Making the Hard Yards: Tackling the issues surrounding women’s rugby head on is not for the feint-hearted, as Jessica Stone discovers

March 2, 2007

When Sue Day, 34, first got into the sport she now captains for England, women’s rugby in schools was almost unheard of. Then the modified game of tag started showing up on playgrounds. “Historically, parents can be uneasy about their girls playing contact sports,” she says, “So tag rugby gives them the chance to get used to the idea gently.” It seems to be working. Now, more girls are giving rugby a chance and starting to play earlier.

Low participation is only one of the major issues facing women’s rugby and sport in general. Last year, UK Sport, in partnership with the British Olympic Foundation, launched The Women and Leadership Development Programme, a three-year initiative to build female leadership and maximise the potential for women in sport. The message was clear: to get more women at the forefront of sport, and to give them the support they need.

It’s a mission that resonates for the dedicated women who play and promote rugby for England with undaunted drive. Last year, they came second to New Zealand in the World Cup final by a very small margin. They are professional in play if not in pay: they all receive training but, unlike their male counterparts, still have to hold down a full-time job. The quality coaching is there at both international and club level, but the main contrast with the men is the time the women get to spend with those coaches.

Julia Hutton, RFUW Media Manager, acknowledges that women’s rugby is not a mainstream sport in England and that, while regional media representation is strong, they fall behind on national coverage despite solid performances. Men’s rugby is a fixture in the press, but it is difficult for the women to get column inches or network minutes without a special angle or event. “Coverage depends on how the team does,” she says, “And fortunately the England team are a very strong outfit.”

Hutton says they do quite well in television and interactive coverage but admit that they struggle buying into services. There’s the commercial value of the women’s game versus the men, hence the classic catch-22: reduced media coverage leads to insufficient viewership and vice versa.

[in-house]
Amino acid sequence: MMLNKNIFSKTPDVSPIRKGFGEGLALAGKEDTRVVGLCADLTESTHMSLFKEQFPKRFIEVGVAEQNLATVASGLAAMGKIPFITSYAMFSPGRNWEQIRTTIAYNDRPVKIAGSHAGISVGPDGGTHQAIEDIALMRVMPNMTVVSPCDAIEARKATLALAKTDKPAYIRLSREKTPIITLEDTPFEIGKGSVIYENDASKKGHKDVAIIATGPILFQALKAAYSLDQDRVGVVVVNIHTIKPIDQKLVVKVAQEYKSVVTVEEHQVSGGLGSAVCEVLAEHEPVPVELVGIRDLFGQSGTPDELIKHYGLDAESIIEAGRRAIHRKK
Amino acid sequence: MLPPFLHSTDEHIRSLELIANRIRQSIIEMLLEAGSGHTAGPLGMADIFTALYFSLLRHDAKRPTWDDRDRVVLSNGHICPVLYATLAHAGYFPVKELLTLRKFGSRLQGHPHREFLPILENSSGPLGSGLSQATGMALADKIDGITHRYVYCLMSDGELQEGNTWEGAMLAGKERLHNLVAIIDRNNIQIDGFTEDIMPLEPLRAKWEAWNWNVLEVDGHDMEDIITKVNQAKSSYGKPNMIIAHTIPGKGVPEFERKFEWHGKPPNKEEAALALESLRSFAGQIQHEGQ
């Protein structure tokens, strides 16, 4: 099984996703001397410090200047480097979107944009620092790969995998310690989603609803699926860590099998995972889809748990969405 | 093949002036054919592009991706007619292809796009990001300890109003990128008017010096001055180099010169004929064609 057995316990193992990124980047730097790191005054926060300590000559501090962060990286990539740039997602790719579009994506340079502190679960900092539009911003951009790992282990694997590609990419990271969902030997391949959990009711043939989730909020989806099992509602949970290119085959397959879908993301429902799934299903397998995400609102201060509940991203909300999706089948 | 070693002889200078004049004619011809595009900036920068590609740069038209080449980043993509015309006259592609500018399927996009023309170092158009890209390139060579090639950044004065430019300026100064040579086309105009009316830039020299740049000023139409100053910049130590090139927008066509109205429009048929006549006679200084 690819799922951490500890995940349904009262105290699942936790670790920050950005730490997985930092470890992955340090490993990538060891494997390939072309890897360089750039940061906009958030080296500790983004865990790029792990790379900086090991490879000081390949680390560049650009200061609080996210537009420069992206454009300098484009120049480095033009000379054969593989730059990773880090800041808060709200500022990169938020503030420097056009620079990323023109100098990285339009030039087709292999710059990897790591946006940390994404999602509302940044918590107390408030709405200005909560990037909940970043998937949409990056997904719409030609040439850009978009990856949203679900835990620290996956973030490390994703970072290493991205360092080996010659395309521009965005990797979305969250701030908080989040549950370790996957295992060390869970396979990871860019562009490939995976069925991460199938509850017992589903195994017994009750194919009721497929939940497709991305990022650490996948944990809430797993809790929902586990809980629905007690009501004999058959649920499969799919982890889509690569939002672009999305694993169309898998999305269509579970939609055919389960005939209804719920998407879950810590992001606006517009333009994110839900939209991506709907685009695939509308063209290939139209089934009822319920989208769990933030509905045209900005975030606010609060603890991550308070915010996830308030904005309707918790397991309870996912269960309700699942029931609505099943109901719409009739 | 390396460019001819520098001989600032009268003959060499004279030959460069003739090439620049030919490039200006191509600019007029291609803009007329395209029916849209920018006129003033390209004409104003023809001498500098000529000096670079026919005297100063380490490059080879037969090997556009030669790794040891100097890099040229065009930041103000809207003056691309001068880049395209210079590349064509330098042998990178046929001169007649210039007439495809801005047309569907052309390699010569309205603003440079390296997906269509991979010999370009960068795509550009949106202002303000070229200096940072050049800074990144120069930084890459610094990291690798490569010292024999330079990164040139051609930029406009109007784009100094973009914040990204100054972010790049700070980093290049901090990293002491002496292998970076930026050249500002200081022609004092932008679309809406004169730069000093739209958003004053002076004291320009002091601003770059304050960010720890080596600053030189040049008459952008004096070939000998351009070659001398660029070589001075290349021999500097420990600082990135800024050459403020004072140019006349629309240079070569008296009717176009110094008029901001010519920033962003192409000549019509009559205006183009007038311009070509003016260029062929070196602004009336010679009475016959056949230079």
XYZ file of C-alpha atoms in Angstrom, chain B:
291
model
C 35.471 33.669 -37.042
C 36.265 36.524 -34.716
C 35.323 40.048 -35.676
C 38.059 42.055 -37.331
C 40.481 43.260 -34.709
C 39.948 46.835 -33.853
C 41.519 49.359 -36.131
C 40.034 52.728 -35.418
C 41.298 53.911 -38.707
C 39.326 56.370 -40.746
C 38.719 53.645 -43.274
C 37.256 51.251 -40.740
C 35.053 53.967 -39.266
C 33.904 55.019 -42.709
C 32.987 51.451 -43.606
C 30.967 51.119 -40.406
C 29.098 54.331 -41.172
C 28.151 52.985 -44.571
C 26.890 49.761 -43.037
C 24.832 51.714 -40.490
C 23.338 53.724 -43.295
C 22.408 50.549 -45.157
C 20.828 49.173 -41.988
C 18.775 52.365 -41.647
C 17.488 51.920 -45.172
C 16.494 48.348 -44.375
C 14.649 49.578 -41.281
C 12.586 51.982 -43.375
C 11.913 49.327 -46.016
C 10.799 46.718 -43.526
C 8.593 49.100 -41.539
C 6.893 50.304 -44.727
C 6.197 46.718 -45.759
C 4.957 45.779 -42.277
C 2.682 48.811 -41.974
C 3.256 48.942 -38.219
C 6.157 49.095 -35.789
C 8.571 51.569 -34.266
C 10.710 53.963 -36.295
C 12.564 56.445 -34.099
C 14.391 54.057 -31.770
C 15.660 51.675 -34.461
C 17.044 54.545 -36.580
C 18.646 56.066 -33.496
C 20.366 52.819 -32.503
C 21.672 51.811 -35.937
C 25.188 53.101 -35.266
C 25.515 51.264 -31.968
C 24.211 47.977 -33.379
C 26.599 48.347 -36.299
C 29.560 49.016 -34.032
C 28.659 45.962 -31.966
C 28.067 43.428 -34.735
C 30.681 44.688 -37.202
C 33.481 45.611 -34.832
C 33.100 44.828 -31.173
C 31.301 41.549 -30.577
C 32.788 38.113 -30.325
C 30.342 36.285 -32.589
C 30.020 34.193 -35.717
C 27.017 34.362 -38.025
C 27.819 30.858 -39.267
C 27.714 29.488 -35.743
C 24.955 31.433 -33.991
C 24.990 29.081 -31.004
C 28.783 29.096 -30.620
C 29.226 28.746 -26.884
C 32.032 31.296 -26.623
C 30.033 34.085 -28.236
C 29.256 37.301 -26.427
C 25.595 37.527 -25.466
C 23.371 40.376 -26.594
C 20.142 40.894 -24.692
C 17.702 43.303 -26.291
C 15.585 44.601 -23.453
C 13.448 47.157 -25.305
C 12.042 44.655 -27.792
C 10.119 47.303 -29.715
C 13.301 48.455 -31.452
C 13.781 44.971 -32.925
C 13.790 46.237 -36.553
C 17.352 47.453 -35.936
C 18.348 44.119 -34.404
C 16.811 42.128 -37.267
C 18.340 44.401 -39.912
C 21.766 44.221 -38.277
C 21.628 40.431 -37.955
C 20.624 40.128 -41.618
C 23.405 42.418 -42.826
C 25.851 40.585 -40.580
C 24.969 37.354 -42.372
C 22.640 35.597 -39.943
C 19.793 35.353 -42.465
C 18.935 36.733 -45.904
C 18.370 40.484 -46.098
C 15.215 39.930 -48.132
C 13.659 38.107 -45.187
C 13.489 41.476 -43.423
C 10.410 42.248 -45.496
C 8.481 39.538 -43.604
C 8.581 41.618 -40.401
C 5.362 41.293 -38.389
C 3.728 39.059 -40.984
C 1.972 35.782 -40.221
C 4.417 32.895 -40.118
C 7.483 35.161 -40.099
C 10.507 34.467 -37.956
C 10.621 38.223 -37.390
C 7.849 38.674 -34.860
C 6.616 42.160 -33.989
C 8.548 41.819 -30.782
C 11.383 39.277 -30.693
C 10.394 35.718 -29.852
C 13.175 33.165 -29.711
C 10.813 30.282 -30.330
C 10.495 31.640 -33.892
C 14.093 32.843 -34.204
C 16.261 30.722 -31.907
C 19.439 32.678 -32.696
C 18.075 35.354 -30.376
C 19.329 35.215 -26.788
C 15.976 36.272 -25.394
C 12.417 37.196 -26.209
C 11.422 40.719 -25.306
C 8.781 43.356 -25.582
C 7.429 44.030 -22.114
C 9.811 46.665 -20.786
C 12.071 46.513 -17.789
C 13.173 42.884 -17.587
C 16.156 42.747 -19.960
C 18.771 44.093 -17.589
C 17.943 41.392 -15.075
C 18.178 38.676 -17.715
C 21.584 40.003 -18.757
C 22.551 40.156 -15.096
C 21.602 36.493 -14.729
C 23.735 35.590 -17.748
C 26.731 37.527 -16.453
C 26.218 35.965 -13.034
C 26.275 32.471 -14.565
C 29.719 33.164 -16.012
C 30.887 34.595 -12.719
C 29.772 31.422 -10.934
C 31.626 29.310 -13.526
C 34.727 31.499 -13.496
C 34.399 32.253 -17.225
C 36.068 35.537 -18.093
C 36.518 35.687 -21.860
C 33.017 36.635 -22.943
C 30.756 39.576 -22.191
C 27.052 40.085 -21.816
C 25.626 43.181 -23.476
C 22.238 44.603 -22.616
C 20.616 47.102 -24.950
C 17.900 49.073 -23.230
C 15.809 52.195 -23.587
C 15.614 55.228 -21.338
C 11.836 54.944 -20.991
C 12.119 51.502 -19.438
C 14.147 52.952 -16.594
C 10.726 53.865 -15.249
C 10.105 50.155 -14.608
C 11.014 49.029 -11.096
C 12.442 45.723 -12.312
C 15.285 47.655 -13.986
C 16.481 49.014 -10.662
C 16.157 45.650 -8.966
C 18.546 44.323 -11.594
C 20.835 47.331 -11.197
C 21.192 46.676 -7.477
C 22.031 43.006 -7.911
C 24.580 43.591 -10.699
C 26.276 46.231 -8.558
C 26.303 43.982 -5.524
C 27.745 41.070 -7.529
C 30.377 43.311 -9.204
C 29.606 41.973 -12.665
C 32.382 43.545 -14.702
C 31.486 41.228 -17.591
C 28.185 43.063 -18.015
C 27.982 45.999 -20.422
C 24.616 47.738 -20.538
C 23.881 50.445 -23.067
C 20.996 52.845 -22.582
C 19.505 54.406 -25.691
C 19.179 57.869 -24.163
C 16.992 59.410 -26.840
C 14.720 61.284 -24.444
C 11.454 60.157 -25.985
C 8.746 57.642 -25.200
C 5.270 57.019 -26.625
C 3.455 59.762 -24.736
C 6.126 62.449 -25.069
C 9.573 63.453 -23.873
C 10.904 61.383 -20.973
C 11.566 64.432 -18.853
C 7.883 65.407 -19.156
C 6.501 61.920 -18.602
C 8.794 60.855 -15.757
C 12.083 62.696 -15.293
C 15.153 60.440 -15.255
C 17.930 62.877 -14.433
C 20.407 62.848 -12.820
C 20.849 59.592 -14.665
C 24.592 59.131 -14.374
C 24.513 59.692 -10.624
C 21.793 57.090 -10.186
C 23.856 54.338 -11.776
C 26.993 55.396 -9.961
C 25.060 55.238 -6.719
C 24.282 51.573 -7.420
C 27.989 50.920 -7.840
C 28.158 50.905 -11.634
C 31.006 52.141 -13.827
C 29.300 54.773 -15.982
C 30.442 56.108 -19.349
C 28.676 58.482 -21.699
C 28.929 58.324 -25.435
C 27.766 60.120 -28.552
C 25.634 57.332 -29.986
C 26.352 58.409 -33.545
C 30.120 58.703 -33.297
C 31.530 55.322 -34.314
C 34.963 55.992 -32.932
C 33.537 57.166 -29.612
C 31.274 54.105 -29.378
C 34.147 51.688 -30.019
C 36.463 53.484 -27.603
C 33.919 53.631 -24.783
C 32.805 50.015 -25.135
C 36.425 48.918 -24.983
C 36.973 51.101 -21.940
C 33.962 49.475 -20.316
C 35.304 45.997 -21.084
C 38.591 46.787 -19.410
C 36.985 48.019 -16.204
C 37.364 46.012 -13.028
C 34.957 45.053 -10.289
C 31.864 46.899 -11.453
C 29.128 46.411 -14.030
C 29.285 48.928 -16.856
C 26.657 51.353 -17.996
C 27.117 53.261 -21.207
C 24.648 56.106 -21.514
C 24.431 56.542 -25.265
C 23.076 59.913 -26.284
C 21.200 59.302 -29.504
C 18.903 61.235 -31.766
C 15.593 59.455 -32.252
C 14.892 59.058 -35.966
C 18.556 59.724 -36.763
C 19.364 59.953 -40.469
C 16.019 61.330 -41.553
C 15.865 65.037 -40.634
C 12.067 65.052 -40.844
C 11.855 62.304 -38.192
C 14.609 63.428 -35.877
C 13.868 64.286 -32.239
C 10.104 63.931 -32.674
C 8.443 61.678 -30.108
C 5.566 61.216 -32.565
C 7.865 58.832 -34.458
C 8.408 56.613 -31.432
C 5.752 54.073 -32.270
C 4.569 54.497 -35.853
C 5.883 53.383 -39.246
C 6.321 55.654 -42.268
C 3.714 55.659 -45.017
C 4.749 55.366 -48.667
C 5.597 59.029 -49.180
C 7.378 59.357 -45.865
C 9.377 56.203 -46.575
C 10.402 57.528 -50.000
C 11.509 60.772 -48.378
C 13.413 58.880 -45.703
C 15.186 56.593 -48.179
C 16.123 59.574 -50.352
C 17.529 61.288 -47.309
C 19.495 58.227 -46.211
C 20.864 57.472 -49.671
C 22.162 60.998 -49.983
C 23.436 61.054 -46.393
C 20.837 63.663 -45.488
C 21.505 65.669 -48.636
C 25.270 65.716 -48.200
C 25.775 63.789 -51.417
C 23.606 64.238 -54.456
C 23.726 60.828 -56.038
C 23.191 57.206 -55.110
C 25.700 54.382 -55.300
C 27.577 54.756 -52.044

In addition to consistent media coverage, women’s rugby simply needs more localised resources. Rosie Williams, managing director for RFUW, says scepticism still exists that women can’t play rugby well. “We need development officers on the ground to go and help schools choose rugby as a sport to deliver to girls.” She says teachers need to buy into the sport and possibly link into the current system in place for boys. This means more volunteers, more coaches and, in turn, more money. Day agrees. “It’s very difficult to grow the game without money and very difficult to get the money without the profile.”

Because they aren’t currently associated with a major sponsor, any available resources are channelled into developing their own brand, including the athletes. “For us it’s more important to be delivering the sport than chasing big-money sponsors,” says Williams.

RFUW are making positive strides in the right direction, and the industry is taking notice. This year, they are finalists in the Sport Industry Awards in the category of best promotion of a PR campaign by a governing body, up against the NFL, FA and UAFA. And for the first time ever, this year RBS is supporting the women’s Six Nations tournament, a move that puts the women’s tournament on par with the men’s.

Williams says that while England certainly get more opportunity than other European nations, advancement hinges on a need for more resources and a greater chance to show what the top-end players can do.

The women’s rugby team is not short of positive, athletic and well-educated role models like Sue Day. It’s just that more people need to know about her. Between daily training which includes strength, speed power and skill sessions, Day holds down a job as an accountant for KPMG. She wouldn’t have it any other way and tells girls considering the sport to go for it. The feeling of camaraderie is huge precisely because the sport is small, and everyone is welcome. “I’ve played a lot of sports, and the thing I love about rugby is that it does have all shapes and sizes. It’s a simple sport. Just you and the ball.”